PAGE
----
Huge, growing crack splits Yosemite cliff, raising rockfall danger and forcing trail closure
A massive crack has opened up on a Yosemite National Park cliff face, raising the risk of a dangerous rockfall and forcing the indefinite closure of part of a popular trail, park officials said.
Rock climbers recently reported the crack on the western side of the Royal Arches, near a climbing route known as Super Slide above the Yosemite Valley Loop Trail, according to the National Park Service.
Upon further investigation, officials found that the crack had partially detached a large pillar of rock, and the split was growing.
A climbing guide who scaled the rock face Aug. 6 did not see the crack; by the time of his Aug. 20 climb, the crack had appeared, up to an inch wide and 200 feet long, the recreational magazine Outside reported.
“It looked like a giant oversized grand piano falling in slow motion,” said a park visitor from London who captured part of the rock’s plunge on video.
“A climbing ranger and a geologist observed it firsthand and they could hear it cracking like a frozen lake that wasn’t consolidated,” supervisory park ranger Jesse McGahey told Outside. “And there were pieces of rock rattling down the crack without touching it. The park geologist said they’d never seen anything like this. He’s never been able to observe that in his 15 years in Yosemite.”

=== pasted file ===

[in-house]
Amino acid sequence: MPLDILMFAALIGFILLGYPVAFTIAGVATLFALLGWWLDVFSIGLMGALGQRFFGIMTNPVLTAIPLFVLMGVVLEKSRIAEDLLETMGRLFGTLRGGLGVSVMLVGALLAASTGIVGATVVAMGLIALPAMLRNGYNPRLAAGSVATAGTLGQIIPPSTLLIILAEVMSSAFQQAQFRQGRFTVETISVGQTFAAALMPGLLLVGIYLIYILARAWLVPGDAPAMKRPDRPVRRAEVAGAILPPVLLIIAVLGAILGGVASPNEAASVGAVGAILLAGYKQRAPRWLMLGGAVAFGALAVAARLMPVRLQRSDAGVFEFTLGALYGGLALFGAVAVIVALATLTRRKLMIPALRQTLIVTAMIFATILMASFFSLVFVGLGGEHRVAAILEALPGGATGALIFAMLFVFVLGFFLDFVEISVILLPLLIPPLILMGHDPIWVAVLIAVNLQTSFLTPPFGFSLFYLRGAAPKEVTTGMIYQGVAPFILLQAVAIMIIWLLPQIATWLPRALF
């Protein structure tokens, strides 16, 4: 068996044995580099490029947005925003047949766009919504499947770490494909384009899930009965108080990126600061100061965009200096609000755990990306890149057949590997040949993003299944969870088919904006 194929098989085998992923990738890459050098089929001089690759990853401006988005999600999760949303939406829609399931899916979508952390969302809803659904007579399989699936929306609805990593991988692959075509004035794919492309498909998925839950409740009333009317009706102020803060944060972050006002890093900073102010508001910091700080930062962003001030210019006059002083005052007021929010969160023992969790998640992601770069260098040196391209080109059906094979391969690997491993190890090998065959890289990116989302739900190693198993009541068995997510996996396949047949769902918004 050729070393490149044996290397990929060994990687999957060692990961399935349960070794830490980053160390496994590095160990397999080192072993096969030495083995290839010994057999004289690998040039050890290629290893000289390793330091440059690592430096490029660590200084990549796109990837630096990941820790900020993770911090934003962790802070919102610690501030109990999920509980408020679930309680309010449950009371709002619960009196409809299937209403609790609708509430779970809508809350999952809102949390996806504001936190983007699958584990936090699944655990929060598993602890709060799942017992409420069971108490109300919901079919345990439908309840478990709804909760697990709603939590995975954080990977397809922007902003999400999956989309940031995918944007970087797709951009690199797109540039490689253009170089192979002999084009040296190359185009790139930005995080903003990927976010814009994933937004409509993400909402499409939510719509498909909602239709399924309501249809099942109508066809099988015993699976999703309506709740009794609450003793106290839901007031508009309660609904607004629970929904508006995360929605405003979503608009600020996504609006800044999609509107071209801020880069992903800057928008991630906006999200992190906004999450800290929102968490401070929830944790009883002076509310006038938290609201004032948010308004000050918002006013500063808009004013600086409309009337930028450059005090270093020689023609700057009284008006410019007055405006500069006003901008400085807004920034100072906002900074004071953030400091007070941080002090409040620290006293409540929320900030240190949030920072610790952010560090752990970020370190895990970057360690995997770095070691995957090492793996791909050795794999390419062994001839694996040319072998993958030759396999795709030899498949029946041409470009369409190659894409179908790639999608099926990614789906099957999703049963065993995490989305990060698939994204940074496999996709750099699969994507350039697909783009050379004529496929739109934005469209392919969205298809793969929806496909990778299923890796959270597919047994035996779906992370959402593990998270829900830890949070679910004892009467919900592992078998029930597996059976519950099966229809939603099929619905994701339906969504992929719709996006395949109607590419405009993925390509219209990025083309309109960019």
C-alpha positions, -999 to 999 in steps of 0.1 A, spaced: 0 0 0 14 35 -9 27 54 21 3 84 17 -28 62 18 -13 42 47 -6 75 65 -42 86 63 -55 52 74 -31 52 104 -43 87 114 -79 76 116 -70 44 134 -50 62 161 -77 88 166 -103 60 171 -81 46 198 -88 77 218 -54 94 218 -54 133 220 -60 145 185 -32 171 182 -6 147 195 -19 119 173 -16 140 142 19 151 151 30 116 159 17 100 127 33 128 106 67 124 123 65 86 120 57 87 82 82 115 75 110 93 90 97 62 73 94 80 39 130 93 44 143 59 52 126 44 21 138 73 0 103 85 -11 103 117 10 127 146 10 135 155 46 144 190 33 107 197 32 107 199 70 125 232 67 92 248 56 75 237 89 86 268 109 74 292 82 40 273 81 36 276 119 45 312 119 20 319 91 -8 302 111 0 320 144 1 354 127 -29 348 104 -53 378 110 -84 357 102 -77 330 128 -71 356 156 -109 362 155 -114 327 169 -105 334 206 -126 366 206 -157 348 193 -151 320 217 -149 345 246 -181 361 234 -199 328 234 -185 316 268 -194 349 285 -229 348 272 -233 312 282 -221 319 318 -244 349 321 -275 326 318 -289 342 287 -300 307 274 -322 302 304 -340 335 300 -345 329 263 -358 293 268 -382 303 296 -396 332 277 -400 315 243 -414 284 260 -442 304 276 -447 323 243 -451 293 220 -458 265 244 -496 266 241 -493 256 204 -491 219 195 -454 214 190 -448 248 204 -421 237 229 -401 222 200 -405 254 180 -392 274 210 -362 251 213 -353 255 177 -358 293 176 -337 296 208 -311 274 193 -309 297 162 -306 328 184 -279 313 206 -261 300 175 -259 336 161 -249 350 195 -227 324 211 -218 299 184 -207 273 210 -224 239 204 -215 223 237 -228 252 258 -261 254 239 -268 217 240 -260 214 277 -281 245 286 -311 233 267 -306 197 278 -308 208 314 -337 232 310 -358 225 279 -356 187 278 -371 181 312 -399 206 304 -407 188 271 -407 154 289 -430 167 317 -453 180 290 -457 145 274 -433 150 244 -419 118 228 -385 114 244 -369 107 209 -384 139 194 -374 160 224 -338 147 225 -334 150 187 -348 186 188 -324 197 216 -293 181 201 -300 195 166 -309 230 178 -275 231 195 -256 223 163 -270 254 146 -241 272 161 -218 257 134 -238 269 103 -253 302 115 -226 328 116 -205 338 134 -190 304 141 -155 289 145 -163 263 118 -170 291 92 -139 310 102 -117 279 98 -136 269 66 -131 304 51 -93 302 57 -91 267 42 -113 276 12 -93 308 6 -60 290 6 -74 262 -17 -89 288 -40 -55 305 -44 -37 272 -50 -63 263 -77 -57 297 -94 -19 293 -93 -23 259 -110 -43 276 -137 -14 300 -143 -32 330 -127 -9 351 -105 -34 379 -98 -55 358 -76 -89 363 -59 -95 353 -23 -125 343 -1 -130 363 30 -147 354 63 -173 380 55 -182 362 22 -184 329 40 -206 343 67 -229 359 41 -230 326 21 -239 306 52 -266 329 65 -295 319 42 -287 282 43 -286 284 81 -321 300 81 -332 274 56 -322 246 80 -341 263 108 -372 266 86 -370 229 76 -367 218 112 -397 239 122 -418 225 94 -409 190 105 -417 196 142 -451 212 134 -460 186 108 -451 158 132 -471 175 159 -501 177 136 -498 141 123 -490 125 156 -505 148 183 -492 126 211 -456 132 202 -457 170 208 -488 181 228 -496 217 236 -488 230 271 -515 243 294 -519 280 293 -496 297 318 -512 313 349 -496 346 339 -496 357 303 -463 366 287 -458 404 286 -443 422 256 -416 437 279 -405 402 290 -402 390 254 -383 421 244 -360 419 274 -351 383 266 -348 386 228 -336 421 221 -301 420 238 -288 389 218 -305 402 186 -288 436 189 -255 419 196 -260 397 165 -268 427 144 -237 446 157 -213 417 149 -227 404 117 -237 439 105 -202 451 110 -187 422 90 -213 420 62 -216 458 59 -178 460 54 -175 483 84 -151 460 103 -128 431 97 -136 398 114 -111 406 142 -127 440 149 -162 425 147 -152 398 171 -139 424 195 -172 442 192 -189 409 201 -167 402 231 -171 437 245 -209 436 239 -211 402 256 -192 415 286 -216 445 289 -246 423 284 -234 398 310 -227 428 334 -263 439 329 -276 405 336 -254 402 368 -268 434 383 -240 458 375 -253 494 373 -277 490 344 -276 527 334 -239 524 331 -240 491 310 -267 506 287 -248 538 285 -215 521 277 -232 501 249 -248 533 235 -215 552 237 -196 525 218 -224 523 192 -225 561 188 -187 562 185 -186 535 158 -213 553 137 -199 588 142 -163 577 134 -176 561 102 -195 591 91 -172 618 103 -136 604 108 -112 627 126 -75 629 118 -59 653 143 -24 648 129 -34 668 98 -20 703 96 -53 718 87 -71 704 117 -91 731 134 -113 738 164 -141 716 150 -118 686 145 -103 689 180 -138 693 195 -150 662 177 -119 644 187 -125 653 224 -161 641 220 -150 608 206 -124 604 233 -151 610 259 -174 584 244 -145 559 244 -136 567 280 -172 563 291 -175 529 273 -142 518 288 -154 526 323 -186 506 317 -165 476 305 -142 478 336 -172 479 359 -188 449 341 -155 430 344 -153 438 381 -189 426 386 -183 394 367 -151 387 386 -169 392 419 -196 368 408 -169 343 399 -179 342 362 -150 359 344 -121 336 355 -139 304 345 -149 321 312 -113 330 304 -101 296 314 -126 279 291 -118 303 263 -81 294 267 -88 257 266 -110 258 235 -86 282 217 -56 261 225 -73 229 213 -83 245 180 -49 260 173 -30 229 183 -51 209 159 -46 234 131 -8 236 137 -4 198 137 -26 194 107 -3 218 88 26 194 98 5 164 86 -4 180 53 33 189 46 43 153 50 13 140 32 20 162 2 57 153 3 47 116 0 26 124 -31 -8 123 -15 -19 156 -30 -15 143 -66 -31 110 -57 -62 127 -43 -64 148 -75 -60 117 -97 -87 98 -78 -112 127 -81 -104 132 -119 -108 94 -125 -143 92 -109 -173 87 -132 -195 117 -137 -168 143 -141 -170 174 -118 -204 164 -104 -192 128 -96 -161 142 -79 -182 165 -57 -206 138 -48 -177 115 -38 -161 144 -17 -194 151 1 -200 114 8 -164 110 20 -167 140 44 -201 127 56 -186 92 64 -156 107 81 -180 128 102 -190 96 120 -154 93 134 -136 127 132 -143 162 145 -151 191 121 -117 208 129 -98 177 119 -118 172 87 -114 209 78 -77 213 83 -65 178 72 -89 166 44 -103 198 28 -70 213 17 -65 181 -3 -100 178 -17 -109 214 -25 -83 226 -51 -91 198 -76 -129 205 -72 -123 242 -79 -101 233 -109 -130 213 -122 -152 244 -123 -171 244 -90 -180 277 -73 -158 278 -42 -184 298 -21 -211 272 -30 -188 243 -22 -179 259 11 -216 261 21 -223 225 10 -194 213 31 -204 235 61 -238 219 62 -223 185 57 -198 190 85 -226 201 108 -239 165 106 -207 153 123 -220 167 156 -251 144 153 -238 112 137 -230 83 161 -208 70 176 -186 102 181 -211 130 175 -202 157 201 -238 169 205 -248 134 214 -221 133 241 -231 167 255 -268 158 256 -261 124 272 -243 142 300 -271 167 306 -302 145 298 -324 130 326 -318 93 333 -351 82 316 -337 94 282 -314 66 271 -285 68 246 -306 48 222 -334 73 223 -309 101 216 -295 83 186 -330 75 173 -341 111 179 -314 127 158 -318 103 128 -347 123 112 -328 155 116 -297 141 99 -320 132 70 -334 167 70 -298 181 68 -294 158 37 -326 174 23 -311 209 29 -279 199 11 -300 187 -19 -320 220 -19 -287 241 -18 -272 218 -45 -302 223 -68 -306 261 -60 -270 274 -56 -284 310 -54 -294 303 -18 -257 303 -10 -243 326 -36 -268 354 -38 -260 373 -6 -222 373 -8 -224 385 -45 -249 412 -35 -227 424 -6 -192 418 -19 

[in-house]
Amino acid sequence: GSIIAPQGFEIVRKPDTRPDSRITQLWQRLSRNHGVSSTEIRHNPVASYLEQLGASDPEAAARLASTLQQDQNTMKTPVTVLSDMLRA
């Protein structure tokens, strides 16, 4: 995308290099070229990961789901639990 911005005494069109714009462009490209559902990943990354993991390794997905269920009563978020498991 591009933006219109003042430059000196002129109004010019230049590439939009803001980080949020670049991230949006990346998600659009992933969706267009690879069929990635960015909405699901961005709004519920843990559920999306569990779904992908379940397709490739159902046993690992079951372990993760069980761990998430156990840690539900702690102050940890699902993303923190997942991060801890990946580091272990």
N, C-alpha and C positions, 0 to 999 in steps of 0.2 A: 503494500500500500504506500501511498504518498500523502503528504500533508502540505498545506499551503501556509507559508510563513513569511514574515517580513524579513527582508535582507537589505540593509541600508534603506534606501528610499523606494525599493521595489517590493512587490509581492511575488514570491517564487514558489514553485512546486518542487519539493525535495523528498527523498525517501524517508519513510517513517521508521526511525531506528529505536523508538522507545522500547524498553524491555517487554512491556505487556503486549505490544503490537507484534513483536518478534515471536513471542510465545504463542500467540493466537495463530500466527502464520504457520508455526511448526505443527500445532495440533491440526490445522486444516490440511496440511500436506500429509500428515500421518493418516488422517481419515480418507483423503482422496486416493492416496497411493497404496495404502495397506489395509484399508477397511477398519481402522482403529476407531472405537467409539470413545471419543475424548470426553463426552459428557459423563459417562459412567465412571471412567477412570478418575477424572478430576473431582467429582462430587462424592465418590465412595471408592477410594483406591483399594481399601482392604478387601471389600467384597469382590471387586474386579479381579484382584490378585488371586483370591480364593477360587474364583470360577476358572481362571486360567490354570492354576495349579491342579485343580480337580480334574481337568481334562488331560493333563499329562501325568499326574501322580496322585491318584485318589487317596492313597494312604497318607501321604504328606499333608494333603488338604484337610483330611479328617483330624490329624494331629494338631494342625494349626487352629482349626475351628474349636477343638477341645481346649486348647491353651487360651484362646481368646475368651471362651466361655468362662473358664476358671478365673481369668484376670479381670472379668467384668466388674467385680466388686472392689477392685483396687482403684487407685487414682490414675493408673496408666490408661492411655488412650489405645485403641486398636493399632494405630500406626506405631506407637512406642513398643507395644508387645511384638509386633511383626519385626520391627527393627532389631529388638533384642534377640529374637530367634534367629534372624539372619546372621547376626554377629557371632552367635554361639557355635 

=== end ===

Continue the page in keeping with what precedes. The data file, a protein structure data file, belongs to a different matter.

As a precaution to reduce the risk from potential rockfalls, the National Park Service closed a quarter-mile of the Yosemite Valley Loop Trail at the Ahwahnee hotel. There is no timeline for a complete reopening of the trail, but in the meantime hikers can take a detour.
All climbing routes from Peruvian Flake West to the Rhombus Wall are also closed, including the popular routes Serenity Crack/Sons of Yesterday and Super Slide.
Bears are natural climbers and, unlike humans, do not need 425 feet of cable to scale the 46-degree-angle surface.
The largest rockfall of 2022 occurred in November from halfway up Middle Brother, part of the Three Brothers granite formation. A roughly 4,000-ton slab of rock detached from the face of Middle Brother and hit a ledge, dislodging over 440 tons more of rock from two other points on the lower end of the cliff. Some boulders caused damage to Northside Drive.
On Dec. 27, another rockfall east of the park’s Arch Rock Entrance fragmented into dozens of boulders, striking a vehicle on El Portal Road and killing two people inside.
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